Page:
My hopes and fears

Some of you may know that I’ve recently posted this on Facebook:


I was astonished by the enormous support I instantly got from my PLN and friends from all around the world.

Strangely enough, it was not long ago (precisely October 28) when I wrote about the reasons behind my refusal to become a conference presenter. In today’s post, I’d like to share some of my fears and hopes I have now that I’ve finally accepted the offer. So here goes.

What if …

my topic is not interesting enough to attract an audience? I’ve been attending local conferences for some time now and I know that their regular attendees have already heard and seen loads of interesting stuff. Also, the teachers come on a Saturday, many of them from far away places, to be inspired. This obviously makes me feel a lot of responsibility.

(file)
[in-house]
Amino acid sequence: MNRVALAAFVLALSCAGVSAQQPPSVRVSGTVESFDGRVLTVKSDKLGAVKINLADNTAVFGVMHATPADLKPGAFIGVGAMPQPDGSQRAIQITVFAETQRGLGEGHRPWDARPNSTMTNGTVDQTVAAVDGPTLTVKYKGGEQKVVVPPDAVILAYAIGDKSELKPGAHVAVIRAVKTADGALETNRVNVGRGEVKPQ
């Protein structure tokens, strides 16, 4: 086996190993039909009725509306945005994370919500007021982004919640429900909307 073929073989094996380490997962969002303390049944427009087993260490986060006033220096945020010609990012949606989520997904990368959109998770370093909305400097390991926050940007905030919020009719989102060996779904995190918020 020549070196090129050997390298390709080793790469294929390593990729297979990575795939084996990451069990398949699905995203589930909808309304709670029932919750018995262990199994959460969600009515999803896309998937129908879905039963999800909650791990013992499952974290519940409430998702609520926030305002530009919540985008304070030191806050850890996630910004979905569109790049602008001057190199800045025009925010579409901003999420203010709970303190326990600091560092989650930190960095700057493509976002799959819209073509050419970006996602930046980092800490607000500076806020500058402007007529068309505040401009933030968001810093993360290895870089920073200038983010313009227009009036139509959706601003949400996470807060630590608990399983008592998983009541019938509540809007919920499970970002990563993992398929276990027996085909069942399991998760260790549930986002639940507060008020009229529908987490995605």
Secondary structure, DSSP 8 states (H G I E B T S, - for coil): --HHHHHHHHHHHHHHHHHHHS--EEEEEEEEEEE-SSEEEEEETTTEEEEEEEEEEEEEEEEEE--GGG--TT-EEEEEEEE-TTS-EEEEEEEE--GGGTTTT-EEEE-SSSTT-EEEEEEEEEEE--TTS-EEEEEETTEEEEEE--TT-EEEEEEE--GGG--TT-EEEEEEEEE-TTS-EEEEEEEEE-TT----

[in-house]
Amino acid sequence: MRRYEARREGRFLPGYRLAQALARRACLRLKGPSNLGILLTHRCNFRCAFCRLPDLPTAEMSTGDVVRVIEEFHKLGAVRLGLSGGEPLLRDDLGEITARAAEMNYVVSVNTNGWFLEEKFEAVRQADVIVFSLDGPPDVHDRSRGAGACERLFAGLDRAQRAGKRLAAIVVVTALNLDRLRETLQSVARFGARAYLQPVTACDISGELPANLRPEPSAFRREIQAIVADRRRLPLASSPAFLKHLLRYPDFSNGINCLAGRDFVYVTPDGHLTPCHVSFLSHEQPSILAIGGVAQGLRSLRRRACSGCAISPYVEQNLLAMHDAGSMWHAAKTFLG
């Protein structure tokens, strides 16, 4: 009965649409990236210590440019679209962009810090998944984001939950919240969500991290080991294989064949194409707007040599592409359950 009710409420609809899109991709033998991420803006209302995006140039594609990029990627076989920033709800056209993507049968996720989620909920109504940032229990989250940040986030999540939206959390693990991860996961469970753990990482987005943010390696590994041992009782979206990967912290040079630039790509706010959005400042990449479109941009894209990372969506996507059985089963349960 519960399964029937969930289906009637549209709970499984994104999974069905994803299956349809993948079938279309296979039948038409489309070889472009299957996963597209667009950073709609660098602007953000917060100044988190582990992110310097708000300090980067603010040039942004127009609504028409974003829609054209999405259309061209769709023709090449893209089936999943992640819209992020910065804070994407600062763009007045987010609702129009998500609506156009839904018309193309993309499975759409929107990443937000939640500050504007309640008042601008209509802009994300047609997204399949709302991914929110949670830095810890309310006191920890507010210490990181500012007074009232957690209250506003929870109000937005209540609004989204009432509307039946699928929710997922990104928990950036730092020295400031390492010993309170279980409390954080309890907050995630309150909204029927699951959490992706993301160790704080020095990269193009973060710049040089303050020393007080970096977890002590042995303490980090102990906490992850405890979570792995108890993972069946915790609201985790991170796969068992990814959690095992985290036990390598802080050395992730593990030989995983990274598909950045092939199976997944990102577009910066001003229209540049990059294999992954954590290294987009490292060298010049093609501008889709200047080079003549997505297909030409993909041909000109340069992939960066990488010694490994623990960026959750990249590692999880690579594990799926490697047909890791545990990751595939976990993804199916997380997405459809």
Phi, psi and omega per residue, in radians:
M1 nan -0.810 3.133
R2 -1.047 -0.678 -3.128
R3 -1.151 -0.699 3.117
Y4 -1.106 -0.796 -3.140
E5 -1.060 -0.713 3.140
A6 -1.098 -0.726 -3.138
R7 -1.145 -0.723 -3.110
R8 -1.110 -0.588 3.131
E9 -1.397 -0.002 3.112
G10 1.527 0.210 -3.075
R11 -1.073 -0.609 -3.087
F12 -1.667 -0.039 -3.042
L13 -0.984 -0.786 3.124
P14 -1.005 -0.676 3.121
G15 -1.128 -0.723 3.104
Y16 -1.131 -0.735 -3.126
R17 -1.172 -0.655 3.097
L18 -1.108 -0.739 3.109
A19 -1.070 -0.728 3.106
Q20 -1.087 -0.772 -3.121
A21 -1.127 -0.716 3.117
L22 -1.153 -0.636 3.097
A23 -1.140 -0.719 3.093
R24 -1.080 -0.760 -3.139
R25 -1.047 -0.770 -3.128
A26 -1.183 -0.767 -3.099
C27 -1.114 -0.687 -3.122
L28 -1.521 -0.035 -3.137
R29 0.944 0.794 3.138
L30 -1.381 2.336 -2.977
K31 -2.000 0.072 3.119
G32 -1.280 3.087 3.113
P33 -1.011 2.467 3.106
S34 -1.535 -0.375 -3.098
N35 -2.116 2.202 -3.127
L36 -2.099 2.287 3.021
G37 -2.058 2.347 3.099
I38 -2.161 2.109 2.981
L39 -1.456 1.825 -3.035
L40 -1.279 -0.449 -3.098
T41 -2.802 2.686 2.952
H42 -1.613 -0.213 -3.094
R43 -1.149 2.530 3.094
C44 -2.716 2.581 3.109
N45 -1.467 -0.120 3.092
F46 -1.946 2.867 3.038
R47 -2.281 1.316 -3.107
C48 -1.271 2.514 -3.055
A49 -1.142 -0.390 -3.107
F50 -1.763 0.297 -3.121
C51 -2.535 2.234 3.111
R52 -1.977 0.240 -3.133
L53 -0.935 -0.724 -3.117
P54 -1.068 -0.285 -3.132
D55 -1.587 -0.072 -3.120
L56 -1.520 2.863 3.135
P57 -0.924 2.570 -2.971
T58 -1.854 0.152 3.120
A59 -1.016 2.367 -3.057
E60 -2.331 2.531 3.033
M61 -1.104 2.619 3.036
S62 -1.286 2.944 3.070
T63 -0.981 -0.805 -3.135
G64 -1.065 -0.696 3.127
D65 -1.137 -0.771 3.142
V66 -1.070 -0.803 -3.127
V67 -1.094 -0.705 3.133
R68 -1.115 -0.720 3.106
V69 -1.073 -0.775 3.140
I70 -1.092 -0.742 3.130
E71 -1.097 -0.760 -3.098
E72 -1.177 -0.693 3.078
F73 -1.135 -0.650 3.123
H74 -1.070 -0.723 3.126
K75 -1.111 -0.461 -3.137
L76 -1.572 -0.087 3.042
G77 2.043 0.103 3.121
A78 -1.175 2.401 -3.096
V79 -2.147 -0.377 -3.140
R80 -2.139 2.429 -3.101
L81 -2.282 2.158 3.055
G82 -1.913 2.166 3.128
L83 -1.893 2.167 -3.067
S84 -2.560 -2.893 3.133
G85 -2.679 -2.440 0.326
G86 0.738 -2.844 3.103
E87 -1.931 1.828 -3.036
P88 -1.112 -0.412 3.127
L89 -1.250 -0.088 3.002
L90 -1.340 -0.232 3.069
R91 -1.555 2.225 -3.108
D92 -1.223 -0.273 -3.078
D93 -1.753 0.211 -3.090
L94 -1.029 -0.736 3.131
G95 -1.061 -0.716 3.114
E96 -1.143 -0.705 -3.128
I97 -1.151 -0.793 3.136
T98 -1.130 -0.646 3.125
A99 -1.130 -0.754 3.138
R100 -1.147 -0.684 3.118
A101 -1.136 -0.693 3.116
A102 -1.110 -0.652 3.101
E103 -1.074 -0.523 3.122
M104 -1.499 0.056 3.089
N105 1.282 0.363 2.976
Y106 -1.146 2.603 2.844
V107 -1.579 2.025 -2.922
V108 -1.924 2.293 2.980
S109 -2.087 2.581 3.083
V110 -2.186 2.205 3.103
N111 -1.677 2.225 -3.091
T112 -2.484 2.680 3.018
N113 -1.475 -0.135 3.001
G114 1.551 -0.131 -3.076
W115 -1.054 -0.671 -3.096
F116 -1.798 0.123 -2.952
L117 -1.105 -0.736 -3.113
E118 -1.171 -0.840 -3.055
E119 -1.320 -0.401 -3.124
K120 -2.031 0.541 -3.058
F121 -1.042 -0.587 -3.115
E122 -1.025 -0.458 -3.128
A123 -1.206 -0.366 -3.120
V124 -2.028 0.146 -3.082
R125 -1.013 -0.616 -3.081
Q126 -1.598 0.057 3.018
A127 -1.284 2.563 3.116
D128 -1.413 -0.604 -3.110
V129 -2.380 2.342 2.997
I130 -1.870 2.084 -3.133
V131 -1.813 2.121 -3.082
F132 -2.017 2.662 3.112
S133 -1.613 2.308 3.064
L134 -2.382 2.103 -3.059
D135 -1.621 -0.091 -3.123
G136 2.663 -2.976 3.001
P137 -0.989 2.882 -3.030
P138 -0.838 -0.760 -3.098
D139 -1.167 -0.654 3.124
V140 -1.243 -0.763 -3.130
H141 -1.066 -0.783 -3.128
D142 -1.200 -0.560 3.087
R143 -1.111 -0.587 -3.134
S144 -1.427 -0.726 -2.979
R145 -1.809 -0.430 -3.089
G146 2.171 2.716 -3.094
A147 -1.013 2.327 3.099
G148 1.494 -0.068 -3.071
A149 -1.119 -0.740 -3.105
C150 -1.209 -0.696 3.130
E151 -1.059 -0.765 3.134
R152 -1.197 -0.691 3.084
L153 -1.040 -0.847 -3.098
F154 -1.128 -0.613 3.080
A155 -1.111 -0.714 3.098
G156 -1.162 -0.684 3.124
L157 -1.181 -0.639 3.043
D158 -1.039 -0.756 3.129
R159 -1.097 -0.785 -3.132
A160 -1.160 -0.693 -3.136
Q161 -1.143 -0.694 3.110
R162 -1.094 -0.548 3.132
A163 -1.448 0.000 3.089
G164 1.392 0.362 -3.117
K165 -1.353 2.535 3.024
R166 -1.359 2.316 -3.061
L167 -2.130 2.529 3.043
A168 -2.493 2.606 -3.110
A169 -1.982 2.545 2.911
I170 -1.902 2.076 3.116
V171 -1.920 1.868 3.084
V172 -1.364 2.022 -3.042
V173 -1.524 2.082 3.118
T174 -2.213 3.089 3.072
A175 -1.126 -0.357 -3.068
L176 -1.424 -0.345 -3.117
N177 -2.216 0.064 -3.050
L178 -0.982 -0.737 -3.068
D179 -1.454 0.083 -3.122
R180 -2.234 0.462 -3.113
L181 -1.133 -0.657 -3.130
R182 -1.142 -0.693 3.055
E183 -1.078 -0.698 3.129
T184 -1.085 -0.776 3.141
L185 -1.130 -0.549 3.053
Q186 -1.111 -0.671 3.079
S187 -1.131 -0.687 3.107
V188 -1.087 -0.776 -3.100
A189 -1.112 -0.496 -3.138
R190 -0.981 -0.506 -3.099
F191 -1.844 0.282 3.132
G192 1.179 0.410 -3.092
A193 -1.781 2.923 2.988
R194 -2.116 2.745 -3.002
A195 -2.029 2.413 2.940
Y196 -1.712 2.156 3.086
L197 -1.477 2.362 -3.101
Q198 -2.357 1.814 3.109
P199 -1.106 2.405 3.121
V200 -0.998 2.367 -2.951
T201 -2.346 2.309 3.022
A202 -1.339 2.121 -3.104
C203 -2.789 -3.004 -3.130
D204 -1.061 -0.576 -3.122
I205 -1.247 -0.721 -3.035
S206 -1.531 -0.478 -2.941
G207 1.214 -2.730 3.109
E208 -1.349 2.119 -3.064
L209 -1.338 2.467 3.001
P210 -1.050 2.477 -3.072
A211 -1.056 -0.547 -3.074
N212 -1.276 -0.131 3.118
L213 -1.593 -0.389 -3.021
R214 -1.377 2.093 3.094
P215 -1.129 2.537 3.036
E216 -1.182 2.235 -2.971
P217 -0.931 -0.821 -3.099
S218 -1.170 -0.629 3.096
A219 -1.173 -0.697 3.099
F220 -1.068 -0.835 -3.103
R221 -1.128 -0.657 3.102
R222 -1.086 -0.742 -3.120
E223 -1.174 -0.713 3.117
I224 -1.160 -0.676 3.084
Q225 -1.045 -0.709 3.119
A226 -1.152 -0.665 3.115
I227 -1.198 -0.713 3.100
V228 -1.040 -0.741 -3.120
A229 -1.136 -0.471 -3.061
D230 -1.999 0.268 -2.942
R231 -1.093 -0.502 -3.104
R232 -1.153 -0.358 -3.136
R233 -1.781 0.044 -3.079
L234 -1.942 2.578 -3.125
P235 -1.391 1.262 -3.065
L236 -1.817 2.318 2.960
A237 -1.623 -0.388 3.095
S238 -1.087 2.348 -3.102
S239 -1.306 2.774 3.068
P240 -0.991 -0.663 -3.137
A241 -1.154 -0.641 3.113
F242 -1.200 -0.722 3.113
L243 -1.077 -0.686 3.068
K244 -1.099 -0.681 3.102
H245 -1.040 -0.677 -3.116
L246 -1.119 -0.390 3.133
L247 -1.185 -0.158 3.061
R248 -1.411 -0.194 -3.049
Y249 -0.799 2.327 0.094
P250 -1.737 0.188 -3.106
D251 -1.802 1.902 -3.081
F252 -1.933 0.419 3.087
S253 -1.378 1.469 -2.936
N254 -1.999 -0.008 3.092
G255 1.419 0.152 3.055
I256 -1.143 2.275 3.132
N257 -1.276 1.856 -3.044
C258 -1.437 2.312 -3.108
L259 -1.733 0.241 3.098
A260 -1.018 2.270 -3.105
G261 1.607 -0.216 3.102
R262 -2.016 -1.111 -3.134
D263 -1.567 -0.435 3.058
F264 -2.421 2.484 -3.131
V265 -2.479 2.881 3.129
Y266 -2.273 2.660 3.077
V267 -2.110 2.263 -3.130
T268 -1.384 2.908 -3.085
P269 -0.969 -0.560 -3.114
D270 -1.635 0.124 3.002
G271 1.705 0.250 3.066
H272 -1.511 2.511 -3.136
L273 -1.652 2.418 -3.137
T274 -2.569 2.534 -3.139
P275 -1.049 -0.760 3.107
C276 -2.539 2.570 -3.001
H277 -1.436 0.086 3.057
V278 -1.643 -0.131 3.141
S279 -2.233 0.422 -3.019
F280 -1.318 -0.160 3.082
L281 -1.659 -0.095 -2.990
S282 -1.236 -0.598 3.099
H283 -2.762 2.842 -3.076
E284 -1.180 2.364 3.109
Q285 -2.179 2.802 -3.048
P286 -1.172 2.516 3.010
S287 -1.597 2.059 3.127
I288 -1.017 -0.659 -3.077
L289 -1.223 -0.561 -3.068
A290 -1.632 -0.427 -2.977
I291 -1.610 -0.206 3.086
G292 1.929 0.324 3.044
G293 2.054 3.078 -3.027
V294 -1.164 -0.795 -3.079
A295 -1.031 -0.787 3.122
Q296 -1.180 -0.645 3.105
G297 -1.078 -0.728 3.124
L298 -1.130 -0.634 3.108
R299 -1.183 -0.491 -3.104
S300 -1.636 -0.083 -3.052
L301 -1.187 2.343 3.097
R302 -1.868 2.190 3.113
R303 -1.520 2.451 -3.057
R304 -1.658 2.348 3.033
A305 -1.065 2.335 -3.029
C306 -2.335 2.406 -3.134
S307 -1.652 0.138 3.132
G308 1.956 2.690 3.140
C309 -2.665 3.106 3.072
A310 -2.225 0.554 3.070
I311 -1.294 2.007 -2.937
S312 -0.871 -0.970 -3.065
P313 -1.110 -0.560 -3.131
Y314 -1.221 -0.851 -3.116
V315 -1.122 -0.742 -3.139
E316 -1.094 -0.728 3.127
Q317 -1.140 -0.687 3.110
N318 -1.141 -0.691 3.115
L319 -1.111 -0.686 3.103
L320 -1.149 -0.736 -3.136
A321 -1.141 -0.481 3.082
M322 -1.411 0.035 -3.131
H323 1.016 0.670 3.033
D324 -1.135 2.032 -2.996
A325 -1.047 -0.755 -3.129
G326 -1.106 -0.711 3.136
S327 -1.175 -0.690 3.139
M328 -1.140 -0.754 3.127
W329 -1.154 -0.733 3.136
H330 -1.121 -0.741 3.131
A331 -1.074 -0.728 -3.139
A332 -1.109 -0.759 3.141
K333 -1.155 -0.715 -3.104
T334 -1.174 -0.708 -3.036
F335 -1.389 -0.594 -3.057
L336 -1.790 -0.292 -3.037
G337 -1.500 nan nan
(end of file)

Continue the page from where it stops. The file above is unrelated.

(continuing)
I don’t appear interesting enough to attract an audience? Well, I may be the same old face on social media but that doesn’t mean that local folks know my name. So while some of my PLN would definitely turn up (out of sheer curiosity or to support a newbie presenter), the people who attend this conference may not feel like wasting their precious time listening to some secondary school teacher slash blogger.

things go wrong? I’ve been a teacher for more than two decades so I know all too well that there are lessons which go wrong for no specific reason. It just happens and it always fills me with bitter disappointment. Surprisingly, this sometimes happens when I ovedo it or when I overprepare. By the way, as this is my first workshop, I’m definitely planning to go low-tech. And I think I’ll actually go very ‘light’ in all respects.